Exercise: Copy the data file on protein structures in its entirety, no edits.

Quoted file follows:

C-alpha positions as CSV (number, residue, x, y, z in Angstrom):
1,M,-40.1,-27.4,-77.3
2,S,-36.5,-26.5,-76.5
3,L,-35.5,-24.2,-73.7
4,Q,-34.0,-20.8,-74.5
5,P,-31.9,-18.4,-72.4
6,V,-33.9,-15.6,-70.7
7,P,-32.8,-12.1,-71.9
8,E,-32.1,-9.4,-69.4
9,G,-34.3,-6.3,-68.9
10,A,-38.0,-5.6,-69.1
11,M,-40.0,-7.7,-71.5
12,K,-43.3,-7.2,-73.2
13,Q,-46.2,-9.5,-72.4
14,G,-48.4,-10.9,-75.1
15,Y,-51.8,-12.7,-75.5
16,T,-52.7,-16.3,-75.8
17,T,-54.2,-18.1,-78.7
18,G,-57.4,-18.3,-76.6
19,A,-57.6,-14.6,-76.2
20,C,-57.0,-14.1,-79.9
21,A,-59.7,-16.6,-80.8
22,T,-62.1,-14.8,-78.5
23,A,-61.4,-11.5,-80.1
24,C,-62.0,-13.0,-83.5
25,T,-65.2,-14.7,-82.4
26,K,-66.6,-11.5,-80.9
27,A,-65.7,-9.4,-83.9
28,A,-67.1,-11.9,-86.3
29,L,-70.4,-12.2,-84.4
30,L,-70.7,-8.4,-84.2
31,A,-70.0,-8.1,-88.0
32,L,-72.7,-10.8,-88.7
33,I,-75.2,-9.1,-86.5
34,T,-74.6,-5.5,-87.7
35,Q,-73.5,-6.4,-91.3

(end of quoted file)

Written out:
C-alpha positions as CSV (number, residue, x, y, z in Angstrom):
1,M,-40.1,-27.4,-77.3
2,S,-36.5,-26.5,-76.5
3,L,-35.5,-24.2,-73.7
4,Q,-34.0,-20.8,-74.5
5,P,-31.9,-18.4,-72.4
6,V,-33.9,-15.6,-70.7
7,P,-32.8,-12.1,-71.9
8,E,-32.1,-9.4,-69.4
9,G,-34.3,-6.3,-68.9
10,A,-38.0,-5.6,-69.1
11,M,-40.0,-7.7,-71.5
12,K,-43.3,-7.2,-73.2
13,Q,-46.2,-9.5,-72.4
14,G,-48.4,-10.9,-75.1
15,Y,-51.8,-12.7,-75.5
16,T,-52.7,-16.3,-75.8
17,T,-54.2,-18.1,-78.7
18,G,-57.4,-18.3,-76.6
19,A,-57.6,-14.6,-76.2
20,C,-57.0,-14.1,-79.9
21,A,-59.7,-16.6,-80.8
22,T,-62.1,-14.8,-78.5
23,A,-61.4,-11.5,-80.1
24,C,-62.0,-13.0,-83.5
25,T,-65.2,-14.7,-82.4
26,K,-66.6,-11.5,-80.9
27,A,-65.7,-9.4,-83.9
28,A,-67.1,-11.9,-86.3
29,L,-70.4,-12.2,-84.4
30,L,-70.7,-8.4,-84.2
31,A,-70.0,-8.1,-88.0
32,L,-72.7,-10.8,-88.7
33,I,-75.2,-9.1,-86.5
34,T,-74.6,-5.5,-87.7
35,Q,-73.5,-6.4,-91.3